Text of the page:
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Esophageal manometry

Definition

Esophageal manometry is a test to measure the pressure inside the lower part of the esophagus.

Alternative Names

Esophageal motility studies; Esophageal function studies

How the test is performed

When you swallow, muscles in your esophagus contract to help push food toward your stomach. Valves, or sphincters, inside the esophagus open to let food and liquid through, and then close to prevent food, fluids, and gastric acid from moving backward. The sphincter at the bottom of the esophagus is called the lower esophageal sphincter or LES.

During esophageal manometry, a thin, pressure-sensitive tube is passed through your mouth or nose and into your stomach. Once in place, the tube is pulled slowly back into your esophagus.

When the tube is in your esophagus, you will be asked to swallow. The pressure of the muscle contractions will be measured along several sections of the tube.

While the tube is in place, other studies of your esophagus may be done. The tube is removed after the tests are completed. The test takes about 1 hour.

How to prepare for the test

You should not have anything to eat or drink for 8 hours before the test.

How the test will feel

You may have a gagging sensation and some discomfort when the tube is put into place.

Why the test is performed

The purpose of esophageal manometry is to see if the esophagus is contracting and relaxing properly. The test helps diagnose any swallowing problems. Your health care provider may request that this test be performed if you have symptoms of gastroesophageal reflux disease (GERD).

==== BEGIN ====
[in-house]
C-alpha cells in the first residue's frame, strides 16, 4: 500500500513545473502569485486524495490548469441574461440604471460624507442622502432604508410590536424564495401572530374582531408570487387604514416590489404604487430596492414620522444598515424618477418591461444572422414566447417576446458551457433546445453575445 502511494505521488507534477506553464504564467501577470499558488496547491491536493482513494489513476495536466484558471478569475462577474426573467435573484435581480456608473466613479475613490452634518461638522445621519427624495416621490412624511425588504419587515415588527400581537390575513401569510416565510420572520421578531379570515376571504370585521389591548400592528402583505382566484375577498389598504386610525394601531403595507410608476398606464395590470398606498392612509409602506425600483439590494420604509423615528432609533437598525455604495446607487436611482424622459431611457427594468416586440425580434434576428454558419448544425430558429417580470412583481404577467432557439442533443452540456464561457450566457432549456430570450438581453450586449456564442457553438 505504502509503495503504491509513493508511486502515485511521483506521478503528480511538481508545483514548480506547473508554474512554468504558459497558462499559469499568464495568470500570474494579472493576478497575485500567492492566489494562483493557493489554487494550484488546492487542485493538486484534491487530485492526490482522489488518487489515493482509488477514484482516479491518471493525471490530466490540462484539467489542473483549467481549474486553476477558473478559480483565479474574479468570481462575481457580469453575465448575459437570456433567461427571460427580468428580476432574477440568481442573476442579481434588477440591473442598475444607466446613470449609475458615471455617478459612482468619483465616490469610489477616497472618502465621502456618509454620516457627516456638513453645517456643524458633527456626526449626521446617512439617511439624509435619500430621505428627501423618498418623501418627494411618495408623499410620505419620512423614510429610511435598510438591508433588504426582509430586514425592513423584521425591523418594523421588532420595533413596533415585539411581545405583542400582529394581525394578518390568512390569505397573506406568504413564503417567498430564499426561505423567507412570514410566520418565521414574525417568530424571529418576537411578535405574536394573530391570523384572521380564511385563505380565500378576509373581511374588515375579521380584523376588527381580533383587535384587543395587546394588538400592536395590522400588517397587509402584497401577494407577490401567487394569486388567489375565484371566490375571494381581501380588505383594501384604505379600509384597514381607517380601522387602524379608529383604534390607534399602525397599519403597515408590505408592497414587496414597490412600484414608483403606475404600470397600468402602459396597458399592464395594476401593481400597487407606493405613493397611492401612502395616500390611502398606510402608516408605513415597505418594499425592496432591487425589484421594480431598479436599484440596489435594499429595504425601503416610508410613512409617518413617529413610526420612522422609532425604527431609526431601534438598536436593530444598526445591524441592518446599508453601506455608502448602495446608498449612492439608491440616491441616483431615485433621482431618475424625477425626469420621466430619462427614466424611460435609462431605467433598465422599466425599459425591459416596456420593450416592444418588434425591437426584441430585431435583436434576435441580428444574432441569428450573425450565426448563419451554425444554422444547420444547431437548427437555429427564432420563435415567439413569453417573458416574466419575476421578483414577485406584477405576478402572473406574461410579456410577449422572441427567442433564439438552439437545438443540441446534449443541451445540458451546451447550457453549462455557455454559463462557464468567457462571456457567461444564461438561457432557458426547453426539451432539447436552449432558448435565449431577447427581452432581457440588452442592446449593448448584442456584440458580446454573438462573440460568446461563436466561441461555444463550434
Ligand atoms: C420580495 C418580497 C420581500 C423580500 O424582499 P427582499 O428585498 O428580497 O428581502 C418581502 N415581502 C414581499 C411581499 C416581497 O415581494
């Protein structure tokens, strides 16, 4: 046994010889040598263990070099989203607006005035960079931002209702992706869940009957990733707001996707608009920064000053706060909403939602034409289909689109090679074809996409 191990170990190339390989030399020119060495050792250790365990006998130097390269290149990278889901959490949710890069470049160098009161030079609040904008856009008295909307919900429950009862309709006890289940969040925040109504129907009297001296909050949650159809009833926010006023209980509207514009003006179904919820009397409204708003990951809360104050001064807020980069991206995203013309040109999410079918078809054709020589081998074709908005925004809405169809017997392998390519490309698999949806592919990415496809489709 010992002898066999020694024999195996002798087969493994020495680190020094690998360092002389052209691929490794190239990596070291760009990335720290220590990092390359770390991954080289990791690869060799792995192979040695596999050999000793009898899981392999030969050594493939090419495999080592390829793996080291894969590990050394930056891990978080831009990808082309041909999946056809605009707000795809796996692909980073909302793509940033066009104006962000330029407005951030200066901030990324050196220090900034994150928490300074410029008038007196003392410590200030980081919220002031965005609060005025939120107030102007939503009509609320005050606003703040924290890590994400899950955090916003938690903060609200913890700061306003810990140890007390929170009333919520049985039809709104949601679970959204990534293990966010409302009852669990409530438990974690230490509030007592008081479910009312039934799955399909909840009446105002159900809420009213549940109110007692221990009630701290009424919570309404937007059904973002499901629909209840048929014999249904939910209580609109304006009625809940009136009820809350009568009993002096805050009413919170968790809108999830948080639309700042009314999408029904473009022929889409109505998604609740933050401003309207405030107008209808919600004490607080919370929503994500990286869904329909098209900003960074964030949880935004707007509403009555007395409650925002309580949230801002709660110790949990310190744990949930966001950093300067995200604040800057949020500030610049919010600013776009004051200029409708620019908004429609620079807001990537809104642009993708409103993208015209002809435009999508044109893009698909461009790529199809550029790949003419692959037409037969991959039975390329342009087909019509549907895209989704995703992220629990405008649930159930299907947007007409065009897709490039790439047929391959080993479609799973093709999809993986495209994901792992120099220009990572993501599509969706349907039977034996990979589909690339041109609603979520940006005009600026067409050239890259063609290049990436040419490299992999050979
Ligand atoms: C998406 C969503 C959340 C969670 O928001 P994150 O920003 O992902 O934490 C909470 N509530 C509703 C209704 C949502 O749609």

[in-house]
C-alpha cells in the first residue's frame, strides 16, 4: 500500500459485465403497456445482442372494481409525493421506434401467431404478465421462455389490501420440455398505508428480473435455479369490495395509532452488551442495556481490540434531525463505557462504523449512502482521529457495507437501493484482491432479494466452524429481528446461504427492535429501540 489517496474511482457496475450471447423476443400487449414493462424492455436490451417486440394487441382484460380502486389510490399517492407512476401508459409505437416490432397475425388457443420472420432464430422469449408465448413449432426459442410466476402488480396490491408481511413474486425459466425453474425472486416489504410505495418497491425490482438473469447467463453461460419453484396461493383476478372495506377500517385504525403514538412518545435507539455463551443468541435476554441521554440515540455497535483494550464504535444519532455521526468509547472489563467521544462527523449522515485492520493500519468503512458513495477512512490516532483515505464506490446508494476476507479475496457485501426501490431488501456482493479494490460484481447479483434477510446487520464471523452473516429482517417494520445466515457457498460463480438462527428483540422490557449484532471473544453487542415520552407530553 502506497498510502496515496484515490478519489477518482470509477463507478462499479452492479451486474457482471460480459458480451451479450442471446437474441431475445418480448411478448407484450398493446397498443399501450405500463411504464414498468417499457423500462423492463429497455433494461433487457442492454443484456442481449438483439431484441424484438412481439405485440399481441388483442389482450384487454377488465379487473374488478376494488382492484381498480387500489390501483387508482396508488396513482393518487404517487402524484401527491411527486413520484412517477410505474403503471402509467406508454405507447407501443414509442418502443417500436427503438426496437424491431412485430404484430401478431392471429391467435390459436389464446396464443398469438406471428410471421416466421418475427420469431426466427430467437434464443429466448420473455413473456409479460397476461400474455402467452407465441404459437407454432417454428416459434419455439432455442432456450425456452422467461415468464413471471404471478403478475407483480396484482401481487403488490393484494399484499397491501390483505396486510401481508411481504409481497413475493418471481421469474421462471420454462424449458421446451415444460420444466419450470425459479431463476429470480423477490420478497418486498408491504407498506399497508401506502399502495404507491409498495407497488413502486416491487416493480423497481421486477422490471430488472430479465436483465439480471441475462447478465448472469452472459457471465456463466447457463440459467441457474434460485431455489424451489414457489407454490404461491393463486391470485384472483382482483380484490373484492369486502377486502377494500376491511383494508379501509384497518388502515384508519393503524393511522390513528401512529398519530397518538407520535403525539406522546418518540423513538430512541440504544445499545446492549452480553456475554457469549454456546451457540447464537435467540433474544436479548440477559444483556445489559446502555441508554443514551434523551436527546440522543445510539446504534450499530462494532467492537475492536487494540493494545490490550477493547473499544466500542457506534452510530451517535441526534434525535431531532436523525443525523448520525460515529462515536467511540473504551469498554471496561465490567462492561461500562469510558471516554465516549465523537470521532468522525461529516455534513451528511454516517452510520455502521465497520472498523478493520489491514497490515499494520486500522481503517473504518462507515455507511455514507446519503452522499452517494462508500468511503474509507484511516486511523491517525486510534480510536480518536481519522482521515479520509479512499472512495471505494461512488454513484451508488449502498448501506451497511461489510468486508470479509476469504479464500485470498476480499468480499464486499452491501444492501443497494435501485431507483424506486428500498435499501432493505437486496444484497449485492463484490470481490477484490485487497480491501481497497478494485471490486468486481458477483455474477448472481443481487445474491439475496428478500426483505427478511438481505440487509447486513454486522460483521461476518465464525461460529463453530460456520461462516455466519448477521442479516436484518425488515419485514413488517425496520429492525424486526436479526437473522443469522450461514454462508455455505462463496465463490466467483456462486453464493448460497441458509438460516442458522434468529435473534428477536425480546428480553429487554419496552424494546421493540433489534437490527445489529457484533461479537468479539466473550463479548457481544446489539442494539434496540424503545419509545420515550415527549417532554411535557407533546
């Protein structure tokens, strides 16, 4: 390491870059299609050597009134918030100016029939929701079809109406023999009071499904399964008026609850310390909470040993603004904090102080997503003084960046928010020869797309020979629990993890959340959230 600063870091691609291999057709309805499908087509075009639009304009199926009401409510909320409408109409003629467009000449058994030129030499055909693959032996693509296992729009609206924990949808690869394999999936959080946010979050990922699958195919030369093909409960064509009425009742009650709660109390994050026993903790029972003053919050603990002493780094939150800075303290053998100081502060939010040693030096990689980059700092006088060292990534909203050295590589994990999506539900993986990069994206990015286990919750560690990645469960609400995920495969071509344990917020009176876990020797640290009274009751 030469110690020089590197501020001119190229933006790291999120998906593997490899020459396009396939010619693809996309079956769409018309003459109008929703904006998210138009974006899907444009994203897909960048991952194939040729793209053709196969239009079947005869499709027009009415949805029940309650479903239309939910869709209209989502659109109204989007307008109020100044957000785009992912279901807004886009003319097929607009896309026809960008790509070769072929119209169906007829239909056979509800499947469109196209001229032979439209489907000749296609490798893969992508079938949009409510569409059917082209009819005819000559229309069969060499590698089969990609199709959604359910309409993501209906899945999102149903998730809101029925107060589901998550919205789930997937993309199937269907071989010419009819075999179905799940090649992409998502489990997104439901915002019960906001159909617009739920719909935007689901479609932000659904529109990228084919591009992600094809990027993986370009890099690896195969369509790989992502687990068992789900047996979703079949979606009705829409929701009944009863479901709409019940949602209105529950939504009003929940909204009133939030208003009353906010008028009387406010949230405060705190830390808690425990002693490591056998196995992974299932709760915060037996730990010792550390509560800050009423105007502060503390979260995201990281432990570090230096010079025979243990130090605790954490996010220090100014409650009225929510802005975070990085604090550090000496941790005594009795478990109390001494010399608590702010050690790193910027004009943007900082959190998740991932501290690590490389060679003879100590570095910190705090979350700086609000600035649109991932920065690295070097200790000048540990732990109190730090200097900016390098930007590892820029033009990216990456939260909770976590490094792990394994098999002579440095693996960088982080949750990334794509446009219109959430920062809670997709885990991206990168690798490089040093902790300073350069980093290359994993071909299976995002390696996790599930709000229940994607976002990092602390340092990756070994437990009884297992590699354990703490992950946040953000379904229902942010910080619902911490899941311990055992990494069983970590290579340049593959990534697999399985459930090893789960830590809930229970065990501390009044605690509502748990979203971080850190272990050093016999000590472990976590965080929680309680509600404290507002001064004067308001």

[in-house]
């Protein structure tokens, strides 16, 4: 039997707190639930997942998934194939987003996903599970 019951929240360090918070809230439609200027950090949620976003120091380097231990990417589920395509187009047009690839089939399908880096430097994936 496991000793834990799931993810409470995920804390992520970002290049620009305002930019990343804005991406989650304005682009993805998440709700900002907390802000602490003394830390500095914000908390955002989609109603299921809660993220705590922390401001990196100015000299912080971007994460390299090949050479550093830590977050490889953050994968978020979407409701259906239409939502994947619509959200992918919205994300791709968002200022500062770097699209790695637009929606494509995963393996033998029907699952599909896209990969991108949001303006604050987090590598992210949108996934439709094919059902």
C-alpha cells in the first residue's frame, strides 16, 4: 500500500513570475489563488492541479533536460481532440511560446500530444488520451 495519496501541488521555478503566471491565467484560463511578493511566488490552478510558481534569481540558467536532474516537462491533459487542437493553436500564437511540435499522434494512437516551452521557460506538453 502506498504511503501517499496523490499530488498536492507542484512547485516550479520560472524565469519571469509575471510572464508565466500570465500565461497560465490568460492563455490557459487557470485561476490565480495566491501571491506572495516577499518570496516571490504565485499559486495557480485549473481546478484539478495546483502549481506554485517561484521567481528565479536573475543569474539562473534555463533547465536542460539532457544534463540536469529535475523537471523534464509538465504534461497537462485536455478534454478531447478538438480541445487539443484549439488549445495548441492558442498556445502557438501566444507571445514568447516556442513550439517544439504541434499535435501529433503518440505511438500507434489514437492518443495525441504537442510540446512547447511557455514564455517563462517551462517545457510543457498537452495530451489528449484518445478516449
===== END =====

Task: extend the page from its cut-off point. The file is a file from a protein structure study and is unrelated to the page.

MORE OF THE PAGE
Normal Values

The LES pressure and muscle contractions are normal when you swallow.

What abnormal results mean

Abnormal results may indicate the following:

What the risks are

The tube in the esophagus may cause increased salivation, which raises your risk for aspiration. This can lead to lung injury or aspiration pneumonia.

In general, people with swallowing difficulty are at higher risk for aspiration.

Special considerations

References

Wilson JF. In the clinic: gastroesophageal reflux disease. Ann Intern Med. 2008;149:ITC2-1-ITC2-15.
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    Review Date: 8/1/2009

    Review By: Reviewed by David Zieve, MD, MHA, Medical Director, A.D.A.M., Inc., and George F. Longstreth, MD, Department of Gastroenterology, Kaiser Permanente Medical Care Program San Diego, California.

    The information provided herein should not be used during any medical emergency or for the diagnosis or treatment of any medical condition. A licensed medical professional should be consulted for diagnosis and treatment of any and all medical conditions. Call 911 for all medical emergencies. Links to other sites are provided for information only -- they do not constitute endorsements of those other sites. © 1997- 2010 A.D.A.M., Inc. Any duplication or distribution of the information contained herein is strictly prohibited.

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